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Artist: Scott Cooper

Artist: Scott Cooper
Scott Cooper, INDIANA
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I started making pots as a college student in 1992, and soon knew that this was what I wanted to do. Throwing on the wheel revealed a desire to make things by hand that I hadn't experienced since childhood, and the ability to have those things put to use in other people's daily lives seemed very significant. It still does.

I love the inherent qualities of clay, and the processes by which it can be formed and fired to a near-permanent state. The act of making something out of virtually nothing is mysterious and enthralling. The material constantly offers unseen potential, yet with tangible signs of accomplishment and progress.

I aspire to make utilitarian pots that are well-crafted, aesthetically interesting and enjoyable to use. Striking a good balance between these qualities is difficult. There's no formula for doing so, which presents both challenge and inspiration. While some of my pots are less obvious than others in their intended function, none purposefully deny use. The utilitarian vessel format defines good parameters for me to work within.

My pots are primarily thrown on the wheel, assembled and decorated by hand, and fired using a variety of methods and kilns. Each is unique, and made without molds or automated equipment. My studio is a one-man operation, which means I perform each step in the process myself, from clay making to glaze firing and everything in between.

While there are many persistent qualities to my work over time, it's always in the process of slowly becoming something else. I usually have more new ideas than the time to try them, and the feeling of being perpetually on the way to the next discovery is addictive. I'm also driven by the seemingly endless potential for learning and improvement. So I'm constantly trying new forms, methods and surfaces.
I explore these using a process that mimics biological evolution: making small, organic variations while working in a series, then evaluating the results. The successes are re-used in a variety of ways, spawning more possibilities; the failures are abandoned to the scrap heap of good intentions. This approach is well-suited to working directly and intuitively, with a general direction in mind but making decisions in the moment. And I use it at every stage of making: throwing at the wheel, altering and finishing forms, decorating and glazing, and during firing.
In recent years, I've developed a variety of texture and surface decoration to complement my palette of glazes, particularly in response to the salt/soda kiln I built in 2005. This decoration is based on geometry and pattern, rather than representational imagery -- there's no intended content or message to be interpreted. Instead, I'm looking for marks, texture and areas of color that enhance the three-dimensional form by interacting with the various parts of the pot. I'm intrigued by the numerical foundation of patterns -- the number of elements, their sequence and repetition, and the act of counting as I segment the form of a pot or apply individual marks. Adding these dots, lines and fields of color is like layering a somewhat more rational structure onto the abstract form of the pot.

I've also begun to decorate the entire pot -- top, bottom, outside, inside -- to emphasize that its three-dimensional form is more than just a canvas for a two-dimensional image. This also increases the possibility of discovery by other people. Finding an unexpected pattern on the base of a mug or inside a lidded jar is a subtle reminder that this is a unique, hand-made object, and that some of its qualities can only be appreciated through use.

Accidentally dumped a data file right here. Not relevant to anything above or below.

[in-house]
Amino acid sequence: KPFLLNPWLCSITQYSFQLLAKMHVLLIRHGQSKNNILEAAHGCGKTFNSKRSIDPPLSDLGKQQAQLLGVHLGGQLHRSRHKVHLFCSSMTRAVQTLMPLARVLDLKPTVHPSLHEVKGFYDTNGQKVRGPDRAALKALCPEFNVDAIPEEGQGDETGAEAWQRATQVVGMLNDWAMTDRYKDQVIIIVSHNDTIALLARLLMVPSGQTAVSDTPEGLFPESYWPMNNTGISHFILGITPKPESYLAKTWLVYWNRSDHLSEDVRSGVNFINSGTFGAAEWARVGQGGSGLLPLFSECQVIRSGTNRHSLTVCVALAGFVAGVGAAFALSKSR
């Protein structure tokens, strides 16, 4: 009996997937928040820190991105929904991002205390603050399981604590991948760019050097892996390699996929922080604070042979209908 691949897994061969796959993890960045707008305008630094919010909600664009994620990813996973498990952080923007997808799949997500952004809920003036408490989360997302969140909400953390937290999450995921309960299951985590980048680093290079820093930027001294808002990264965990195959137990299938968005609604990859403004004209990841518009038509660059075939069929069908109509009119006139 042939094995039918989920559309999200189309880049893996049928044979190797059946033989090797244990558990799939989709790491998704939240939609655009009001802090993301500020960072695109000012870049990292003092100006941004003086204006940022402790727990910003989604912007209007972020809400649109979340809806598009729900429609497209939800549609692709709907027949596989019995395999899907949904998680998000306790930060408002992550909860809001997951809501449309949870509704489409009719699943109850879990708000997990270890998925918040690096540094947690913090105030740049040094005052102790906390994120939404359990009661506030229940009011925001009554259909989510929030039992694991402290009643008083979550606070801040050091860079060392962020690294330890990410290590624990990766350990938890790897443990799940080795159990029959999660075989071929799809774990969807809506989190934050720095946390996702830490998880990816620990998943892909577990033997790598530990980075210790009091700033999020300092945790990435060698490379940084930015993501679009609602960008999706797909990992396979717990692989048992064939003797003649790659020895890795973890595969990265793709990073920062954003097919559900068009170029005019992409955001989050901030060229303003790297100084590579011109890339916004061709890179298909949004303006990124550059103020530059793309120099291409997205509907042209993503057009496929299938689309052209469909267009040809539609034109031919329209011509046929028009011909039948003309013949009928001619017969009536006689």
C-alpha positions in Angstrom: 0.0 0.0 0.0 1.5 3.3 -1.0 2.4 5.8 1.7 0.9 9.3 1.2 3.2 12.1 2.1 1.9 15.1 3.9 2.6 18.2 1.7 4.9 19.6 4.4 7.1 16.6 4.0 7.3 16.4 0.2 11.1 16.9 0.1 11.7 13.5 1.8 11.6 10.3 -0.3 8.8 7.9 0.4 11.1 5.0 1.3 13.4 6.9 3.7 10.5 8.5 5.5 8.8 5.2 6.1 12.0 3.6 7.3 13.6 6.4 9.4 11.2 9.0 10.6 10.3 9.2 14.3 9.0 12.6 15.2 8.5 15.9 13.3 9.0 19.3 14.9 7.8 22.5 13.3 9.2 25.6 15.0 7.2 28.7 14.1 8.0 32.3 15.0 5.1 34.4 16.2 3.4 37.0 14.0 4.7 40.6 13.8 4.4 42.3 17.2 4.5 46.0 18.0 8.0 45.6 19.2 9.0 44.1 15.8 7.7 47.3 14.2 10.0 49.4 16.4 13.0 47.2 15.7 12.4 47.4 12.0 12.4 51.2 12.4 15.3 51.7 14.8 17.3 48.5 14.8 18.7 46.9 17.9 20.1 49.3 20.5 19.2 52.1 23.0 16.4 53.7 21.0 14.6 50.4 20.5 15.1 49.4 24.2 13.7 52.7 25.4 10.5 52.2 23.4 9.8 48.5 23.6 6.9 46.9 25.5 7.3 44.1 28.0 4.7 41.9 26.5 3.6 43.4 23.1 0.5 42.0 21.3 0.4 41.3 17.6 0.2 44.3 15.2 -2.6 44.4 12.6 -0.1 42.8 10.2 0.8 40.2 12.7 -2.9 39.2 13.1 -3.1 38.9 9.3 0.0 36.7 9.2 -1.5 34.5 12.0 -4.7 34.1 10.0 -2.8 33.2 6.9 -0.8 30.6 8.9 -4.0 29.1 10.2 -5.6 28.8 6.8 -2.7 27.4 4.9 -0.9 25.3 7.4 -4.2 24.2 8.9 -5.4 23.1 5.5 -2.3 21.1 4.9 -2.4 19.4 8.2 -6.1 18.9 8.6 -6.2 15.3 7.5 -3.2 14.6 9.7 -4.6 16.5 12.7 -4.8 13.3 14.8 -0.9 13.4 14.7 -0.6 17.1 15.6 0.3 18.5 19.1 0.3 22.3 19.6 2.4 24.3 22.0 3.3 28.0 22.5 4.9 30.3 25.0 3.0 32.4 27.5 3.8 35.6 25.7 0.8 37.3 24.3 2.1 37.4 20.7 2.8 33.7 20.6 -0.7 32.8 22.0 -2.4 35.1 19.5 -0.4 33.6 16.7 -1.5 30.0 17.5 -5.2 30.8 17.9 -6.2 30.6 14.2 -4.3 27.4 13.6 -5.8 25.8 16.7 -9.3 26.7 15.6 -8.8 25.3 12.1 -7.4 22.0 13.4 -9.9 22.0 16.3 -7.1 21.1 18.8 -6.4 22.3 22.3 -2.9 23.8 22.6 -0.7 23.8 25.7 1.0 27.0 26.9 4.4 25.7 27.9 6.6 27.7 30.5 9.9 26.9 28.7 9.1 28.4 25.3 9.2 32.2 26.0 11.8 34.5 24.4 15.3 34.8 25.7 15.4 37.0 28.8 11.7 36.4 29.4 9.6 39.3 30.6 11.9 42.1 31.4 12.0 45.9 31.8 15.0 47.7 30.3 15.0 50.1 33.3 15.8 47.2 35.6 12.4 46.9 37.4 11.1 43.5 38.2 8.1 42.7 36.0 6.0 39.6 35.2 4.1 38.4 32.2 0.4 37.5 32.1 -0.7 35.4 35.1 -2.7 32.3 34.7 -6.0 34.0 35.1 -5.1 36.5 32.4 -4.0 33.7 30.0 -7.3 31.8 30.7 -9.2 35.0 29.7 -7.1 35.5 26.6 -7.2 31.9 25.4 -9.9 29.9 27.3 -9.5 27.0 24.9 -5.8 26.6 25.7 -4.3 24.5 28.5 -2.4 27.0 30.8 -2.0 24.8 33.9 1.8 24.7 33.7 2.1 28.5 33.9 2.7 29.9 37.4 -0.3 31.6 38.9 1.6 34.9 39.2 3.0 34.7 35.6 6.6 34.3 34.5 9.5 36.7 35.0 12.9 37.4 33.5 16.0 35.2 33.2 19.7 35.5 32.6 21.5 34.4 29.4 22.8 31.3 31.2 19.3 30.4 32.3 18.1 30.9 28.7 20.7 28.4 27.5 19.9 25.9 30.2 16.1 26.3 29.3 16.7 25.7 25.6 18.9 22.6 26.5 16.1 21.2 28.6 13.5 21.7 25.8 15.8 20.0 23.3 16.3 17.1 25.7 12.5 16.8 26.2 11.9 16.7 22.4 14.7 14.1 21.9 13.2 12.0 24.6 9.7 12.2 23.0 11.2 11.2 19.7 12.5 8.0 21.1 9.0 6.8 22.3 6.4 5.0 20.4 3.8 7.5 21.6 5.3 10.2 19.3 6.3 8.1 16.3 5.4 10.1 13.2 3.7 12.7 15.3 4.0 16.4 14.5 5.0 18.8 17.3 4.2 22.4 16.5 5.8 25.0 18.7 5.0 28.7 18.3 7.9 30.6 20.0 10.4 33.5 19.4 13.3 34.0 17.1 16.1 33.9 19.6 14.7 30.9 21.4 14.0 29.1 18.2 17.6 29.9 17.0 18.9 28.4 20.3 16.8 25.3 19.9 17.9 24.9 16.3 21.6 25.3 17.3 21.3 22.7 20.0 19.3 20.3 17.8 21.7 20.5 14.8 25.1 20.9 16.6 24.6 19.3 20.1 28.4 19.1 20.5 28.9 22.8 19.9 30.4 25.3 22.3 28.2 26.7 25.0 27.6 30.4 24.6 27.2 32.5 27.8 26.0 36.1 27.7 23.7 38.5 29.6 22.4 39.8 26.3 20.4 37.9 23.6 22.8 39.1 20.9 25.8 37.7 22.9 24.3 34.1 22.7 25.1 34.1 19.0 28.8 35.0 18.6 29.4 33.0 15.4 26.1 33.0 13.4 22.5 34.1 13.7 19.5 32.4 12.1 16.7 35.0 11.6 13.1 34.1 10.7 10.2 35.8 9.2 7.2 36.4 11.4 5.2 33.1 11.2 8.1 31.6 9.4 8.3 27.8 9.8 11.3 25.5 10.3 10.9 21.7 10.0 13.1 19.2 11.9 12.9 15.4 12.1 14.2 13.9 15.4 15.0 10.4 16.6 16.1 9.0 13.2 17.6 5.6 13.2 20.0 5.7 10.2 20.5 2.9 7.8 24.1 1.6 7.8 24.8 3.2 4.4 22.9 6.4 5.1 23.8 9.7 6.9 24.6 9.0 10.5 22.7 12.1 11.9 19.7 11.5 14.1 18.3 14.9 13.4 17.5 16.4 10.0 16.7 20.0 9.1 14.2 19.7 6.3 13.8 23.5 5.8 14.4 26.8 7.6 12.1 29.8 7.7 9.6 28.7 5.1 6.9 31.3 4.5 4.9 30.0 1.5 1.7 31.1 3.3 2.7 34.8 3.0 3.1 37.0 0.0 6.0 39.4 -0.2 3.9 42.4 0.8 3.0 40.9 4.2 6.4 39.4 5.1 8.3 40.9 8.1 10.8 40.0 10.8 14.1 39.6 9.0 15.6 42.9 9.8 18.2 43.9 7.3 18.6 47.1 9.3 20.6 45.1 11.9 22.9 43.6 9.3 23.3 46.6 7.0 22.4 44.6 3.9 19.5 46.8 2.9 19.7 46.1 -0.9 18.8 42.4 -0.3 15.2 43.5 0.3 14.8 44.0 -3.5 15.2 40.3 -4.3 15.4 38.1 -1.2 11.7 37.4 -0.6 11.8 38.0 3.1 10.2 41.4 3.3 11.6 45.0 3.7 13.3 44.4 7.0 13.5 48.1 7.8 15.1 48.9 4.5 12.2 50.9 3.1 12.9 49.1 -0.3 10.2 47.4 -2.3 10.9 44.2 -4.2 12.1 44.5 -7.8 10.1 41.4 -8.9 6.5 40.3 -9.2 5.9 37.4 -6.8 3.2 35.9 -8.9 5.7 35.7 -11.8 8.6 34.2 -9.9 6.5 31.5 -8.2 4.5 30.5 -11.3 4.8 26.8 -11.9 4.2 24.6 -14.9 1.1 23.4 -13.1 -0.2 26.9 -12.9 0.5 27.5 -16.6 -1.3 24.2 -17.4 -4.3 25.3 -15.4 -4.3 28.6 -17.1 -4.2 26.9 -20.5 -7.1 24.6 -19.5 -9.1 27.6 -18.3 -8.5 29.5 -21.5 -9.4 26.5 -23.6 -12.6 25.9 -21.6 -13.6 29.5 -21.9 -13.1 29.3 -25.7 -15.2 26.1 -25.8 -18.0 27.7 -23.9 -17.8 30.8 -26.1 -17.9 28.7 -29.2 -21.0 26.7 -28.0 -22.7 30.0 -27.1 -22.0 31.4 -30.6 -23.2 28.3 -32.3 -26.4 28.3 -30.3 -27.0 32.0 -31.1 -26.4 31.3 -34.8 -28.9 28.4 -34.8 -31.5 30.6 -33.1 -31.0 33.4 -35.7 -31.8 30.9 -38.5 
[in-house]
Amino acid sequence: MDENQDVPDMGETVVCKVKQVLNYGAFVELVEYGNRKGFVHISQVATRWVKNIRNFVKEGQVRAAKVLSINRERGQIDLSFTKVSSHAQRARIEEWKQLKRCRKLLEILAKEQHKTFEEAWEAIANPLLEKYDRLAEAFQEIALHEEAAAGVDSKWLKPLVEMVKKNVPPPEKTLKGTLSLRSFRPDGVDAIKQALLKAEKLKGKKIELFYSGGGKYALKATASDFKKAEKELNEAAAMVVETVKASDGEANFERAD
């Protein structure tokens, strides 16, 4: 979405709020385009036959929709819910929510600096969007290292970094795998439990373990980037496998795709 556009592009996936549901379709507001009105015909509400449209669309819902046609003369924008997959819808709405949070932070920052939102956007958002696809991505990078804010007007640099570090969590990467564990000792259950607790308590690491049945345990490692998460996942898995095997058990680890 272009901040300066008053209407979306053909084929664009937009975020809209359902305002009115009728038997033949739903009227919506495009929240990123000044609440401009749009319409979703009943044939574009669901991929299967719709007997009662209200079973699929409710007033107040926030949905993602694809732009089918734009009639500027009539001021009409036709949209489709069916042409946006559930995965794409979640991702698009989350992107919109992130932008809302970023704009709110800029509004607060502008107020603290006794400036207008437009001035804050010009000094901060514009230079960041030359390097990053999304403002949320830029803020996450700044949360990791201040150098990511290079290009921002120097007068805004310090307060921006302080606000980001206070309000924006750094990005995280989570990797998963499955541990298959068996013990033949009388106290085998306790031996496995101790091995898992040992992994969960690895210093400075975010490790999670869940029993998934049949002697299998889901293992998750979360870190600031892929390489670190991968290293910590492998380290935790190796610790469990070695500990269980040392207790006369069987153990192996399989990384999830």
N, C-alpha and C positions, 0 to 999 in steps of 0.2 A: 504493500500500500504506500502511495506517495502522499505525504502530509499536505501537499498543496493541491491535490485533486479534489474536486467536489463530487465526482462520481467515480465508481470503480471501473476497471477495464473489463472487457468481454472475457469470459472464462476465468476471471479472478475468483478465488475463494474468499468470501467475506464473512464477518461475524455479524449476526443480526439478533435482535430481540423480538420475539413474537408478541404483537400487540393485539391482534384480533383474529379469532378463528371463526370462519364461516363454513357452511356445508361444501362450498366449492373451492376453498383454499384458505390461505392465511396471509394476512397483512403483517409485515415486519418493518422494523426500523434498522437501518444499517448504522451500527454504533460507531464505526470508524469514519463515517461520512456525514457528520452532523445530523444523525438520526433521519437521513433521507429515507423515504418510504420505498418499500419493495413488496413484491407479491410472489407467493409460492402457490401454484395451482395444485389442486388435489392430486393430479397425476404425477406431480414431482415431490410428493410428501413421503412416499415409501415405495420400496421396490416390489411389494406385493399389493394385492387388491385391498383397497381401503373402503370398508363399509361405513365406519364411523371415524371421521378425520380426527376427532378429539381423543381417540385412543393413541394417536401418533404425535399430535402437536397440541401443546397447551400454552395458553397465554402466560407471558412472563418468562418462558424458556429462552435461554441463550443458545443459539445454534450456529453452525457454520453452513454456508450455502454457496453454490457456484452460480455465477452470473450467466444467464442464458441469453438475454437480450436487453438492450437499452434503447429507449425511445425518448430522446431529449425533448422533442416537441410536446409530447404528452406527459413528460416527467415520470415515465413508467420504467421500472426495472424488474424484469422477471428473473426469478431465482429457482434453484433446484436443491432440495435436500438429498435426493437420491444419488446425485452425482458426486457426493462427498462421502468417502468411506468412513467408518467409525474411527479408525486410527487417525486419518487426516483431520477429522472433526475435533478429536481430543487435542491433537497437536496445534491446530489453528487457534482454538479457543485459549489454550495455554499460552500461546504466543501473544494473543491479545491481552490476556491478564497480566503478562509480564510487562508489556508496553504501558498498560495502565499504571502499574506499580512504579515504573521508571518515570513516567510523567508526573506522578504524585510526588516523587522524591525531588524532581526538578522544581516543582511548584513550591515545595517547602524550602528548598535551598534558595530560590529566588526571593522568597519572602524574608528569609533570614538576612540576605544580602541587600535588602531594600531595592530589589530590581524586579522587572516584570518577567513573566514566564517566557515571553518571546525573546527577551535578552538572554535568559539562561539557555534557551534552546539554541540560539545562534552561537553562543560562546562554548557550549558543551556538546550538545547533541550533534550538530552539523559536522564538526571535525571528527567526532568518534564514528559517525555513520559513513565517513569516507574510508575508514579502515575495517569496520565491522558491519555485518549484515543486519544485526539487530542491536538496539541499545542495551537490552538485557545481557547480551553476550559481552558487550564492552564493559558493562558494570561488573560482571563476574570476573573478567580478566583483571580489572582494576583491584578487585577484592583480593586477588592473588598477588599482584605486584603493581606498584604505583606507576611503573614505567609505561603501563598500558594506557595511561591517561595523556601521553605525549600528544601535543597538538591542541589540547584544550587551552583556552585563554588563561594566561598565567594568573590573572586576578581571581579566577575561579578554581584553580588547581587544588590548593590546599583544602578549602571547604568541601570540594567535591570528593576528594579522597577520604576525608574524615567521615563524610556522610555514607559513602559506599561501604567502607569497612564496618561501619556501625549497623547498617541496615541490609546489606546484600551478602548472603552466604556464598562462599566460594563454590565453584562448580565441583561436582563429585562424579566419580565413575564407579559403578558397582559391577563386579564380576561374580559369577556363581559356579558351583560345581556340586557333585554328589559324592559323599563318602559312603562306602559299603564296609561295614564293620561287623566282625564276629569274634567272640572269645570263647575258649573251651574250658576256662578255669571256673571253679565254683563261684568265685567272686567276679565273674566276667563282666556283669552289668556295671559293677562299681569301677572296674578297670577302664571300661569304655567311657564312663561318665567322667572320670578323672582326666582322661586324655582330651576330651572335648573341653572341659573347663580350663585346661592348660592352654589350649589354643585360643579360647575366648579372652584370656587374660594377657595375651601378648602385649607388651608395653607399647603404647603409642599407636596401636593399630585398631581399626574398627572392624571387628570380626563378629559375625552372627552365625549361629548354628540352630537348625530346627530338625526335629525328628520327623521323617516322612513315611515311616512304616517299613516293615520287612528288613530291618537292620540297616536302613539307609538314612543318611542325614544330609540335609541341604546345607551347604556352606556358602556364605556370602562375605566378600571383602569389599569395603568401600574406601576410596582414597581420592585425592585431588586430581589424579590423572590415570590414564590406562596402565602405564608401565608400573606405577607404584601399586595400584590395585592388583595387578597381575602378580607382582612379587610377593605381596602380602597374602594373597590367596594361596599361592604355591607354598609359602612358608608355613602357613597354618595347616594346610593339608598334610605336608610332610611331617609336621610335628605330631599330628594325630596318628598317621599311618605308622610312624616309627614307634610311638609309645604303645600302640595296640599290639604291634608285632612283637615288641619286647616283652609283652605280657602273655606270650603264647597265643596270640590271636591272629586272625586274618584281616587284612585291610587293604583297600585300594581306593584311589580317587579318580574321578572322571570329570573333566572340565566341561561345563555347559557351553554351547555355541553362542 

My early training was in the Leach tradition, which was an early-20th century mixture of European and Asian aesthetics. It was also strongly related to the Arts & Crafts Movement, which focused on issues of craft and utility as a reaction to industrialization. Since then, I've been influenced by an ever-expanding range of stuff, so that now it's something of a post-modern soup. For example, I've taken bits and pieces from other contemporary potters; from a wide range of art and objects, spanning traditional craft to pop culture and the remnants of mass-production; and from more mundane things like the view of the landscape out my studio windows. These things seem to be stored and accessed subconsciously -- I don't know why certain things stick and, for the most part, I don't want to know. It's important to me to maintain some mystery to the making process, not just to keep myself engaged, but because I believe it improves the results.

Ideally these intentions, working methods and influences result in pots that reflect the time and place they come from, and that carry traces of my identity. I want my pots to have an internal consistency of style, function and purpose.

I live and work in rural Indiana, where I established my studio, St. Earth Pottery, in 2000. Most of my pots are sold locally, from my showroom or galleries. My work is in private collections across the U.S. and internationally.

30X5, AKAR Gallery, Iowa City, IA
Strictly Functional Pottery National, Market House Craft Center, Lancaster, PA
Yunomi Invitational
AKAR Gallery, Iowa City, IA
Yunomi Invitational
AKAR Gallery, Iowa City, IA
30 x 5, AKAR Gallery, Iowa City, IA
21st Century Ceramics in the United States and Canada, Columbus College of Art & Design, Columbus, OH
Recent Work: John Ford and Scott Cooper, The Gallery, Bloomington, IN
Faculty Exhibition, Peeler Art Center, DePauw University, Greencastle, IN
Strictly Functional Pottery National, Market House Craft Center, Lancaster, PA

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